August 13, 2012 / 10:45 AM / 8 years ago

PRECIOUS-Gold down on doubts over central banks' stimulus

* Doubts over more central-bank actions trigger selling
    * Losses in U.S. equities, commodities weigh
    * Gold-platinum premium near all-time high at around $230
    * Coming up: U.S. retail sales on Tuesday

 (Adds details, updates market activity)
    By Frank Tang
    NEW YORK, Aug 13 (Reuters) - Gold fell on Monday as
lingering uncertainty about whether central banks will take
further steps to boost their economies prompted investors to
take profits after the previous week's gain.
    The metal, a traditional inflation hedge, fell after data
showed Japan's economy expanded just 0.3 percent in April-June,
half the pace expected, raising doubts about the strength of a
global economic recovery. Weaker U.S. equities and losses in
commodities led by grains also dragged bullion lower. 
    Gold prices have held in a trading range in the last three
months due to uncertainty that central banks will take further
monetary stimulus to reinvigorate economic growth. 
    Most Wall Street economists, however, still expect the U.S.
Federal Reserve to do more to stimulate growth this year, with
the majority looking for action as soon as September.
    "Everybody seems to be waiting for this huge money printing
that they think is going to happen which hasn't happened yet. So
nobody really wants to bet against it, but at the same time they
don't want to go long," said Doug Roberts, chief investment
strategist at Channel Capital Research.
    Spot gold was down 0.6 percent at $1,610.35 an ounce
by 3:40 p.m. EDT (1940 GMT), having earlier hit a high at
    Last week, the metal rose 1 percent on hopes of more easing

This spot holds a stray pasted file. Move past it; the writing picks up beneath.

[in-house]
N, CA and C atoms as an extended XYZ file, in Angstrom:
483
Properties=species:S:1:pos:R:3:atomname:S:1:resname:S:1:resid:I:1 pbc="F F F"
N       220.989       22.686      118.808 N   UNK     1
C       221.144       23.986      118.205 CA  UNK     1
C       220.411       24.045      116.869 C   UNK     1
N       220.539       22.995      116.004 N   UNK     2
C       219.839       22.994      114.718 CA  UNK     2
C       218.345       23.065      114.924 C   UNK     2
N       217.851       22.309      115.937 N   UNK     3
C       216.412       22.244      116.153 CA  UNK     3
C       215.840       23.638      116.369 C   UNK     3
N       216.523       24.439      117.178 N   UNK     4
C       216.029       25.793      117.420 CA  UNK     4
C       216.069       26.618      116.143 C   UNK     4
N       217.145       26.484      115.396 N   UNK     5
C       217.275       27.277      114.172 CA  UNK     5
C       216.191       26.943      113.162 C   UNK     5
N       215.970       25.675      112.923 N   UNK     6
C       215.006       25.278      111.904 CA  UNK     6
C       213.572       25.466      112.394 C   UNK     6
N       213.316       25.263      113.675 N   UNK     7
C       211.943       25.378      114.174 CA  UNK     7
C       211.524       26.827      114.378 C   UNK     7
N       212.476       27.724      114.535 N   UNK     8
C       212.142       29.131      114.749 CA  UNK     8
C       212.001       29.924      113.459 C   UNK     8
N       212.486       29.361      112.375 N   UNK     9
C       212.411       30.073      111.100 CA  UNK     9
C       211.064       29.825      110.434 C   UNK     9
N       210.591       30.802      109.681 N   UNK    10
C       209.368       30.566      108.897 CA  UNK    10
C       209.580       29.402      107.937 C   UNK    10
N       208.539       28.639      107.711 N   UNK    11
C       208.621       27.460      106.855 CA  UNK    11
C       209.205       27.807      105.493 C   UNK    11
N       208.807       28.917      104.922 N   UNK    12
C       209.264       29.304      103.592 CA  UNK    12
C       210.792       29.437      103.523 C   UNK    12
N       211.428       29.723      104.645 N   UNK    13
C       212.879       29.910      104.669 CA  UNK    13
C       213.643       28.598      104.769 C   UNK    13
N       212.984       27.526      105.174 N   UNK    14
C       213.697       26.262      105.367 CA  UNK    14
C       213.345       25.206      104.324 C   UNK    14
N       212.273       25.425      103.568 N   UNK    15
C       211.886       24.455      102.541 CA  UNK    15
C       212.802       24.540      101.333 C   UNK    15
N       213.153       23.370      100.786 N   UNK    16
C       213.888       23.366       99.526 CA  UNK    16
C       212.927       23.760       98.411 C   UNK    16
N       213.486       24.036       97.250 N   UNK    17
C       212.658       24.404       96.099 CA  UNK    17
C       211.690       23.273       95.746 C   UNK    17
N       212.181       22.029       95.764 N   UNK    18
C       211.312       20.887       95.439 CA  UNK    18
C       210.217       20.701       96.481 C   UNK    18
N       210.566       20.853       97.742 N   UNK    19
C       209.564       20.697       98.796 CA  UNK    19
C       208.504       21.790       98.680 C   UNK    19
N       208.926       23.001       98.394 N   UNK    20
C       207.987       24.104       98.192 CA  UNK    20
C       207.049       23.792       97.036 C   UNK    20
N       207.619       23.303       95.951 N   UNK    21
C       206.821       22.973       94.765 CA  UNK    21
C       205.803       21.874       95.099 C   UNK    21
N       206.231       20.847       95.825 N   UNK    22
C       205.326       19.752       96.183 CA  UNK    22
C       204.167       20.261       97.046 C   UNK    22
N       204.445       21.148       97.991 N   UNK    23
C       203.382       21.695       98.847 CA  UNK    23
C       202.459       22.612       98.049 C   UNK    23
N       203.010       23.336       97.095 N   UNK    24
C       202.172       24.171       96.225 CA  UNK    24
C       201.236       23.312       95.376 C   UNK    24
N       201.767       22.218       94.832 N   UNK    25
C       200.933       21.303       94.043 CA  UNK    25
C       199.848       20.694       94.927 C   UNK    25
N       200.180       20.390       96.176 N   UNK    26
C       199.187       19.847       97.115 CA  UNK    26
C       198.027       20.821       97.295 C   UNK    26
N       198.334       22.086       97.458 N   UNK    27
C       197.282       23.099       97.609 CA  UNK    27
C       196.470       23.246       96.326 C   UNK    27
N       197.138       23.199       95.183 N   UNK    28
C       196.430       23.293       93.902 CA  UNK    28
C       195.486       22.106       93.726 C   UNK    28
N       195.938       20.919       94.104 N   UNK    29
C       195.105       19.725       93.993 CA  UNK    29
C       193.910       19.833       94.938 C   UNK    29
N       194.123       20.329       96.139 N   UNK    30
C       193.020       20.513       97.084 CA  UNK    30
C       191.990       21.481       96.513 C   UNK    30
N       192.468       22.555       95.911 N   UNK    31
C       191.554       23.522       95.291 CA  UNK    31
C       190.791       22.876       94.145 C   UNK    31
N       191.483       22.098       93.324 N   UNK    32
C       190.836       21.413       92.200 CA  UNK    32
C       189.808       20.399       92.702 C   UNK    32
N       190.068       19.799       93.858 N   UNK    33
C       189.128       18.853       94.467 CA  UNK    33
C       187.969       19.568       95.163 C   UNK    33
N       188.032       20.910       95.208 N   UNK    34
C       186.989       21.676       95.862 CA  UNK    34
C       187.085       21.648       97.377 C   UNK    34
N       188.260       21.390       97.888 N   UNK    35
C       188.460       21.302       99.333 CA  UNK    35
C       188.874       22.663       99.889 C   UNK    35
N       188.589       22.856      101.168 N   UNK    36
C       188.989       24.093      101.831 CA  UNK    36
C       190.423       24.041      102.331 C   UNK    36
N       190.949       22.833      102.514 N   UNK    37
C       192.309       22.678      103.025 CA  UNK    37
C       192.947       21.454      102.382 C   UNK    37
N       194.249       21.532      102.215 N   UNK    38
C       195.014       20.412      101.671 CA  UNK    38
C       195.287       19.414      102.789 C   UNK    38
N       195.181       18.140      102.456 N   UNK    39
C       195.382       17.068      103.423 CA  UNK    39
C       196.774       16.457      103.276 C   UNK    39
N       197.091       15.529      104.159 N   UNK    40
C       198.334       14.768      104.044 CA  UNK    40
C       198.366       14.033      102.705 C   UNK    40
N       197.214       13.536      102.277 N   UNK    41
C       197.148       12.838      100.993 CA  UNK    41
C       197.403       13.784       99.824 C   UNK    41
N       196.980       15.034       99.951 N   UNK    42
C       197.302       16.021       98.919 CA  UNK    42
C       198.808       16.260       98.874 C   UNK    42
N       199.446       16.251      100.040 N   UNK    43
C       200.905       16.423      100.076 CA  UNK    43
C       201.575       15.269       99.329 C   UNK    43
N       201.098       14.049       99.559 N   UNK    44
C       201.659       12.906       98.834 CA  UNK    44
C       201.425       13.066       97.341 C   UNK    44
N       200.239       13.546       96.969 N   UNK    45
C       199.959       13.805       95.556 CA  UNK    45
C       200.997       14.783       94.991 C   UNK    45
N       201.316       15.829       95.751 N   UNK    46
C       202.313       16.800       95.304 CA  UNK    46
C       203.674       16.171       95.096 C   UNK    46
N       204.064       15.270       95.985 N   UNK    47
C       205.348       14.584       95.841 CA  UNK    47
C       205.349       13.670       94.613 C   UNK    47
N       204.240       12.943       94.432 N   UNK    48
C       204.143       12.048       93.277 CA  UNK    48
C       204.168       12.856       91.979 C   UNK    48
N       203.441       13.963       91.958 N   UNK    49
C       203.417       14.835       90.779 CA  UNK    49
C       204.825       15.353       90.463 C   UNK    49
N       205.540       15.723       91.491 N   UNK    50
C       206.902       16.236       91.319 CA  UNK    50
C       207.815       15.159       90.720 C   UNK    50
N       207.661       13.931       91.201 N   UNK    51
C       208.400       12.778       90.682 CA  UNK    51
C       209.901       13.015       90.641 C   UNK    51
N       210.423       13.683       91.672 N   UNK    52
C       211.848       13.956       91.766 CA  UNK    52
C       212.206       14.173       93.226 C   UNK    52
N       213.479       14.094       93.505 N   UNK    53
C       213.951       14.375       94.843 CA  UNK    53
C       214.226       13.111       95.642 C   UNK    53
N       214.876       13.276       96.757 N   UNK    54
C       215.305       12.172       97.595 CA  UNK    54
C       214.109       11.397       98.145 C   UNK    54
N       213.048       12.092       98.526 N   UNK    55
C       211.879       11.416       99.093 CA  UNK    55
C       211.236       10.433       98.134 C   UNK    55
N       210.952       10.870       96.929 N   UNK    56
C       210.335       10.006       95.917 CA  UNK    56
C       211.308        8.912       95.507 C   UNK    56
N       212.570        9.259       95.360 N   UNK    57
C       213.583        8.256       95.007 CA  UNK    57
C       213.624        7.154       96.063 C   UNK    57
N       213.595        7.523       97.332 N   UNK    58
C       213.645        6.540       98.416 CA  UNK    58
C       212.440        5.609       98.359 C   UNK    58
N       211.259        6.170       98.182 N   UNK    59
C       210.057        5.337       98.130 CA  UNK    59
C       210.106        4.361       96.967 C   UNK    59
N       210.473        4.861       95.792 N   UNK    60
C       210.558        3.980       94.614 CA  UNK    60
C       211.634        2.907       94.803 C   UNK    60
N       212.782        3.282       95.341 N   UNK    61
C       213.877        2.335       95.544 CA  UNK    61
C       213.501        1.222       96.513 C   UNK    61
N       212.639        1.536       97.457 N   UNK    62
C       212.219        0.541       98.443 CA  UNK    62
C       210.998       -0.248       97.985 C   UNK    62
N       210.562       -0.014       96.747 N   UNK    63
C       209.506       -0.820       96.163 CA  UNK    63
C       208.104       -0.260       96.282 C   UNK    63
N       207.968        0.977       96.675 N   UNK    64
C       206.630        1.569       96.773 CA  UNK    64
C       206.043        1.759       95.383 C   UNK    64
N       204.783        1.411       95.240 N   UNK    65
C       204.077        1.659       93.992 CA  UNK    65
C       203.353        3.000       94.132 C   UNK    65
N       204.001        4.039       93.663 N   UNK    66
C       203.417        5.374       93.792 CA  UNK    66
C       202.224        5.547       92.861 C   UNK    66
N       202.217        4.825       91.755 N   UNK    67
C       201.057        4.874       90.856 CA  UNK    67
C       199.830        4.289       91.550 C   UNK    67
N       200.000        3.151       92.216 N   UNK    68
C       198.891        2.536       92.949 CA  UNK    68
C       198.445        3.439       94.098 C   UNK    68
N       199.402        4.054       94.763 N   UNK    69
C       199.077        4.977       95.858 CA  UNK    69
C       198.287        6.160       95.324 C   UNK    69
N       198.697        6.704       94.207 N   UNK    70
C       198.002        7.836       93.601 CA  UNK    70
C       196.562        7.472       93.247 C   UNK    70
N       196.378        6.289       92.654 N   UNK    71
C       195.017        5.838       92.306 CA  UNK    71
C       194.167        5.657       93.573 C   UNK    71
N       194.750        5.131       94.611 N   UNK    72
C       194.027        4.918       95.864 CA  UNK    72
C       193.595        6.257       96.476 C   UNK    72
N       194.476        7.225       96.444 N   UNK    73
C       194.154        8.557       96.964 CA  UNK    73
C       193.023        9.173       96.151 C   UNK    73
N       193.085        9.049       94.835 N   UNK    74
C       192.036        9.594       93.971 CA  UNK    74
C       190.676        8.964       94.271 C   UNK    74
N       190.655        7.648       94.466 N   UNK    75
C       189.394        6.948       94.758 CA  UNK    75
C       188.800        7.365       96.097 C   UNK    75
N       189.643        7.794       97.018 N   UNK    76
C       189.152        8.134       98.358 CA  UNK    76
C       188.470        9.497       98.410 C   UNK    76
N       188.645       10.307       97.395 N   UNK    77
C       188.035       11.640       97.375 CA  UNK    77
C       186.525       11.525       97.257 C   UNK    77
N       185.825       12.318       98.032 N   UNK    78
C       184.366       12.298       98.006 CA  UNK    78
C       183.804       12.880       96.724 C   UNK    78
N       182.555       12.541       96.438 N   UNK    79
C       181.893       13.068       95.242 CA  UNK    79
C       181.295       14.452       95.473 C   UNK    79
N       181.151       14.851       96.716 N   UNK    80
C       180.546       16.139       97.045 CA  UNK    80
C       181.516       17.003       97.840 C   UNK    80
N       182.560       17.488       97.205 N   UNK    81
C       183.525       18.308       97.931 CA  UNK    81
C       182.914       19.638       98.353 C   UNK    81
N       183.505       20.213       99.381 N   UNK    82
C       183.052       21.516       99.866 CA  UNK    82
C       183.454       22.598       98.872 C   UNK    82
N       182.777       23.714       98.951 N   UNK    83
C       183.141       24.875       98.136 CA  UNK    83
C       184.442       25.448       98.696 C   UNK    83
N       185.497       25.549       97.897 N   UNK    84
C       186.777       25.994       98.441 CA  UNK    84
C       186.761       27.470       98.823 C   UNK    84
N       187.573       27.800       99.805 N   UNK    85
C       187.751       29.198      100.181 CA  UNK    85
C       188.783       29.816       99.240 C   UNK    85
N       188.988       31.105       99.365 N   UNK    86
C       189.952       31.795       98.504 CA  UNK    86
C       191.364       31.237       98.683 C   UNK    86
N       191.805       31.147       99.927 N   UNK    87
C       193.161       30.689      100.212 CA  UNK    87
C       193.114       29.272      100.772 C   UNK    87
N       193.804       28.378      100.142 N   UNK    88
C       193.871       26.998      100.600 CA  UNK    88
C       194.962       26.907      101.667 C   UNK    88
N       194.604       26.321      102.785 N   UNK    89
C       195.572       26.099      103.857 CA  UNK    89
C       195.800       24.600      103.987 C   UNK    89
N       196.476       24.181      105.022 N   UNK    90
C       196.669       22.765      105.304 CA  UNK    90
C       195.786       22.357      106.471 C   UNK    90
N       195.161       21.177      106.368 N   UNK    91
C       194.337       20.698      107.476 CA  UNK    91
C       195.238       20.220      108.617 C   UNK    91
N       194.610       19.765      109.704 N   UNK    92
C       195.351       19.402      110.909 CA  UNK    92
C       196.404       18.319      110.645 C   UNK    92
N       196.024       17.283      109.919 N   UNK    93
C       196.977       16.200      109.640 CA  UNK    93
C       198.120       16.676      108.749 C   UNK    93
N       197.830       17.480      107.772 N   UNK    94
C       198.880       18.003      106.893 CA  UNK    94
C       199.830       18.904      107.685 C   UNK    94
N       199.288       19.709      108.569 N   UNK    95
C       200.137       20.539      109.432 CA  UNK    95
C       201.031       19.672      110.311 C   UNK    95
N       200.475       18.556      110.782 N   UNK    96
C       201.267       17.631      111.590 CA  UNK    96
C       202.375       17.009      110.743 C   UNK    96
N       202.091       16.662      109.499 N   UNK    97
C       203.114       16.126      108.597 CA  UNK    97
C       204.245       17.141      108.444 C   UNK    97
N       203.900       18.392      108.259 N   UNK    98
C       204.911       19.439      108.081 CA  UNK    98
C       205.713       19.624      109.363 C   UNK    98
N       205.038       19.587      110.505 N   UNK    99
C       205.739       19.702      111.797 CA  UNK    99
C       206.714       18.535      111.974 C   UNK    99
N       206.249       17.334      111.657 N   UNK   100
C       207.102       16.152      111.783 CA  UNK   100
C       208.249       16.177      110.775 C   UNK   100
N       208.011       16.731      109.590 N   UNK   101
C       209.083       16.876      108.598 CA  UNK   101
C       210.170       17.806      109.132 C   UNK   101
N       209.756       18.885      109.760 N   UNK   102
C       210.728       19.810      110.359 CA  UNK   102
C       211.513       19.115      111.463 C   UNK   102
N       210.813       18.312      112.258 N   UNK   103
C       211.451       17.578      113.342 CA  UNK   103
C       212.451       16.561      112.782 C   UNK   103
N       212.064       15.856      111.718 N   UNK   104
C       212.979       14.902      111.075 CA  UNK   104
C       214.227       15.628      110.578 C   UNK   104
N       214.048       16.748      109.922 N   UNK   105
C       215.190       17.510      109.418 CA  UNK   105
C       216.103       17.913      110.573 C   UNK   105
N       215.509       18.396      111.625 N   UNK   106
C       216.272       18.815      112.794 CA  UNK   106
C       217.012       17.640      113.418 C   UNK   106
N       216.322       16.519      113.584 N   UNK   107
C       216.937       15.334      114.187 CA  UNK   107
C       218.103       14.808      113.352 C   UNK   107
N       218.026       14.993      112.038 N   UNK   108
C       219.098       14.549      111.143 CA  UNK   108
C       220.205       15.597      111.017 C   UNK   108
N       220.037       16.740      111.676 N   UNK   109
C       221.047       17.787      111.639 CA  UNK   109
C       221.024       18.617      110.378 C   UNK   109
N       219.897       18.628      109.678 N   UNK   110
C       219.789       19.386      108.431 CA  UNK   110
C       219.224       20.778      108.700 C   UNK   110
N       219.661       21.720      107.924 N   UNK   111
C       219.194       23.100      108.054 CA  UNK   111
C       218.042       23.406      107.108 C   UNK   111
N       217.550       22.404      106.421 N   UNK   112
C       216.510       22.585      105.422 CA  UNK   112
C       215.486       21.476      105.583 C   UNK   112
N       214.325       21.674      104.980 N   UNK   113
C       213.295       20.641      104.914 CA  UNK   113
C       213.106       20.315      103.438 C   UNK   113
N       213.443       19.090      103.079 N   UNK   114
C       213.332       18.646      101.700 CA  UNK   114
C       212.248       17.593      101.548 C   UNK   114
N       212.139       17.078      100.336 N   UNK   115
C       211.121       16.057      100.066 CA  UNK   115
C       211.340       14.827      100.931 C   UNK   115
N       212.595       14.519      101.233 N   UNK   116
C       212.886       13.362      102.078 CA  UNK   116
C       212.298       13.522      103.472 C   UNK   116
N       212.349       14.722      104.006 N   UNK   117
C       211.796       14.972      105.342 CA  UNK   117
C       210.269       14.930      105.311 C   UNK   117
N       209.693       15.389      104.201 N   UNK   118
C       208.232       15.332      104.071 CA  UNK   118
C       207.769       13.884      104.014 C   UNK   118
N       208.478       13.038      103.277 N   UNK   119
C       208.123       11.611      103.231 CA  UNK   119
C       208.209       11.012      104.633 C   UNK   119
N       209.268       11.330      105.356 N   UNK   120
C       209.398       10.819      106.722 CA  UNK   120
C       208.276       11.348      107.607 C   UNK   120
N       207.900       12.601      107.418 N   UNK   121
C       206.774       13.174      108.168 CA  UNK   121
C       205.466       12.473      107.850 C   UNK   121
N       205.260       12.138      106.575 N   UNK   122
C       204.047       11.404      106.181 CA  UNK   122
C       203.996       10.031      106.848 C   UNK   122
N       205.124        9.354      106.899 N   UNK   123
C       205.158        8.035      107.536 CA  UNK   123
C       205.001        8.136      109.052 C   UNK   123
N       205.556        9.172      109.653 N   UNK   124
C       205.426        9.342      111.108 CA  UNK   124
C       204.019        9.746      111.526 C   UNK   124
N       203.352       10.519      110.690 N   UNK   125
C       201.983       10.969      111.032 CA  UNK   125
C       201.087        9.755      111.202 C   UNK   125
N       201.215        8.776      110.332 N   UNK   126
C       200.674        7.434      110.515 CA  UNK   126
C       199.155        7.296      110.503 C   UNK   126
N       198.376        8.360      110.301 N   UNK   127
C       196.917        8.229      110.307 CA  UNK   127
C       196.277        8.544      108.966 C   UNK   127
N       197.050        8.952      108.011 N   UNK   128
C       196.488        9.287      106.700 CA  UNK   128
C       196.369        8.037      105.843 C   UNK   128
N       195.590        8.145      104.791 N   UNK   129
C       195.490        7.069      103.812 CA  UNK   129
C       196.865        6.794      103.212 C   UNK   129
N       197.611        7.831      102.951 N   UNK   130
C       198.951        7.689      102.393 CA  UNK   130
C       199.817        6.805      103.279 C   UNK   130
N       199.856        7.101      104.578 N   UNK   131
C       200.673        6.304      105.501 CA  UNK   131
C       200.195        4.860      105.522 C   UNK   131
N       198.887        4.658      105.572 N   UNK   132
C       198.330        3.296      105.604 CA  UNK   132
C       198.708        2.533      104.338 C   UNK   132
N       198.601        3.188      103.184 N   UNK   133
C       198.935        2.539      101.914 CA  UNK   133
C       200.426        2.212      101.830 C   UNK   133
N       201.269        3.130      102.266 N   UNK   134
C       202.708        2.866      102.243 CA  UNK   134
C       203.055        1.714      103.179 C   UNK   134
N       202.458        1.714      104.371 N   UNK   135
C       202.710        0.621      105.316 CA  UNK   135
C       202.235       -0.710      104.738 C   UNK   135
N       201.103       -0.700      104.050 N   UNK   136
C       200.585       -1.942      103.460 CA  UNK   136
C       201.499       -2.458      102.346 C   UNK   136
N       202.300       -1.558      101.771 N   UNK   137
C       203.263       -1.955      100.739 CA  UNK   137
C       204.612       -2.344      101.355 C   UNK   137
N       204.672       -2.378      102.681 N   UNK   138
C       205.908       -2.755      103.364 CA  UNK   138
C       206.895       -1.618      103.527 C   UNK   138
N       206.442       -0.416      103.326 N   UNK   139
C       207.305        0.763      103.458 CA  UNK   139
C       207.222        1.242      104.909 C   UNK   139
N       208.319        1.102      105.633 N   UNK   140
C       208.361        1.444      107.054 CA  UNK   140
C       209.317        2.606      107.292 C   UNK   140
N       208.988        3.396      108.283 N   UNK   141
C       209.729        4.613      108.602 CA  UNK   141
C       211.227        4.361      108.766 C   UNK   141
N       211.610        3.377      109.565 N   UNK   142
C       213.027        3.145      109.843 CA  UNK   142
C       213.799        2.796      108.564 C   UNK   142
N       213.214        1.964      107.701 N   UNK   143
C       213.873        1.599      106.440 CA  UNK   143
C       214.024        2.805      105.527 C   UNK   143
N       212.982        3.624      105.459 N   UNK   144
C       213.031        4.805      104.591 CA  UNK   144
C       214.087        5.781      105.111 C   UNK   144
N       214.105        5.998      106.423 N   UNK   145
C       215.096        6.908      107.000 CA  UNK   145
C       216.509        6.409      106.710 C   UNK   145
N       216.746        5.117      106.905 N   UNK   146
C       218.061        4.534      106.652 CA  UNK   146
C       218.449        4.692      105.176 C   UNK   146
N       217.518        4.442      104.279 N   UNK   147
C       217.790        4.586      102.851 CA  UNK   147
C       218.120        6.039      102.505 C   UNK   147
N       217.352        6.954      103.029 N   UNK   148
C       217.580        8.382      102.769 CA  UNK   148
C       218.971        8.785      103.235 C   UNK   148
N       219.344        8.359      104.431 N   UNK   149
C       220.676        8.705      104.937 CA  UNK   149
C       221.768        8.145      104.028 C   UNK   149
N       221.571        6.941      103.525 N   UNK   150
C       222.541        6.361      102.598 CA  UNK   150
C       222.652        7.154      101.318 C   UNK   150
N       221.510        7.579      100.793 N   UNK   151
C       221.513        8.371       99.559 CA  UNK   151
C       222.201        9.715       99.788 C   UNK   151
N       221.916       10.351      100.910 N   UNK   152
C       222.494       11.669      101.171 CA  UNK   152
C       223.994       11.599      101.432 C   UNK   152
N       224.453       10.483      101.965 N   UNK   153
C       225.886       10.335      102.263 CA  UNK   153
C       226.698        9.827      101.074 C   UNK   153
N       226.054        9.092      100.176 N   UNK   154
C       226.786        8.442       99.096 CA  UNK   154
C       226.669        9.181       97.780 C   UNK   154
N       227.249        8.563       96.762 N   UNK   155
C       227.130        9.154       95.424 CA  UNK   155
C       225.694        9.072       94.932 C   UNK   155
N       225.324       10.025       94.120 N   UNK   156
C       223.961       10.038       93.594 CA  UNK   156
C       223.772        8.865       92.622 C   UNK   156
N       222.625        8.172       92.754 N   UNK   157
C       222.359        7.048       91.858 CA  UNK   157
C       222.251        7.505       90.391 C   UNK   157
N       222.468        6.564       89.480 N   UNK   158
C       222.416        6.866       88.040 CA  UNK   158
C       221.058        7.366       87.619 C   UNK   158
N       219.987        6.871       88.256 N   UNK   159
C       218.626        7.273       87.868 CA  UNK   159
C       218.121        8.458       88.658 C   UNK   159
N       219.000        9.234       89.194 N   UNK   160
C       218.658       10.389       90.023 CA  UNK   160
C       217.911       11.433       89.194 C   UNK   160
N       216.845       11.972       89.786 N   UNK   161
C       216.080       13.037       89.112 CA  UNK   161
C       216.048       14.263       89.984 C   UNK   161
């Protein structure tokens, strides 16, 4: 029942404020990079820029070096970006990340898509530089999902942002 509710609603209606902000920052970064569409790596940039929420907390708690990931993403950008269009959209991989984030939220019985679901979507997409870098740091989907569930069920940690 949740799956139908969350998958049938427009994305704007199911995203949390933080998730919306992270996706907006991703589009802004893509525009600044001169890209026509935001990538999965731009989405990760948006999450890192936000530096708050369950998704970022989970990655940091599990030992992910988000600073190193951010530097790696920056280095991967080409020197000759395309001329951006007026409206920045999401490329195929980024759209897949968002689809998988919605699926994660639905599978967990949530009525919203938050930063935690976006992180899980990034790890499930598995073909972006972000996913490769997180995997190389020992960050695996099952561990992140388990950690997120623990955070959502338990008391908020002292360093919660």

in China based on disappointing manufacturing data in the
world's second-largest economy.
    U.S. gold futures for December delivery settled down
$10.20 an ounce at $1,612.60.
    Trading volume was 40 percent below its 30-day average,
preliminary Reuters data showed.
    Bullion investors remained cautious. The latest U.S. CFTC
trade data showed that hedge funds and money managers cut their
net long position in U.S. gold futures and options in the week
to Aug. 7, reducing bullish bets on doubts over more imminent
monetary stimulus by the Federal Reserve and other central
    The metal remains sharply below last September's record high
of around $1,920 an ounce, and it is only up 3 percent year to
    The next major event for the gold market is likely to be the
annual meeting of economists and central bankers in Jackson
Hole, Wyoming, on Aug. 31.
    Among other metals, silver fell 1 percent to $27.81
an ounce. Platinum was down 0.7 percent at $1,383.25 an
ounce, while palladium fell 0.8 percent to $573.22 an
    Platinum's unusual discount to gold hovered at nearly $230
an ounce on Monday, near a record level reached in the previous
    Platinum, which is much more rare than gold and mostly used
in autocatalysts for gasoline and diesel engines, has
traditionally traded well above gold prices. The metal has
suffered from lower demand from European carmakers, its main
consumer group.
 3:40 PM EDT     LAST/    NET   PCT      LOW    HIGH  CURRENT
                SETTLE   CHNG  CHNG                       VOL
 US Gold DEC   1612.60 -10.20  -0.6  1609.70 1628.20   89,124
 US Silver SEP  27.767 -0.295  -1.1   27.685  28.150   25,267
 US Plat OCT   1392.80  -7.10  -0.5  1385.90 1404.20    5,125
 US Pall SEP    574.70  -7.50  -1.3   572.25  582.95    1,433
 Gold          1610.35  -9.09  -0.6  1607.95 1625.21         
 Silver         27.810 -0.270  -1.0   27.770  28.200
 Platinum      1383.25  -9.65  -0.7  1389.00 1403.00
 Palladium      573.22  -4.48  -0.8   575.52  581.25
 TOTAL MARKET              VOLUME          30-D ATM VOLATILITY
                CURRENT   30D AVG  250D AVG   CURRENT     CHG
 US Gold         99,605   163,633   187,962     17.21   -0.04
 US Silver       34,364    39,707    56,670     22.96   -0.11
 US Platinum      5,325     6,828     8,964        23    0.00
 US Palladium     1,670     2,757     4,354                  

 (Additional reporting by jan Harvey in London, Rujun Shen in
Singapore; Editing by Marguerita Choy and Jim Marshall)
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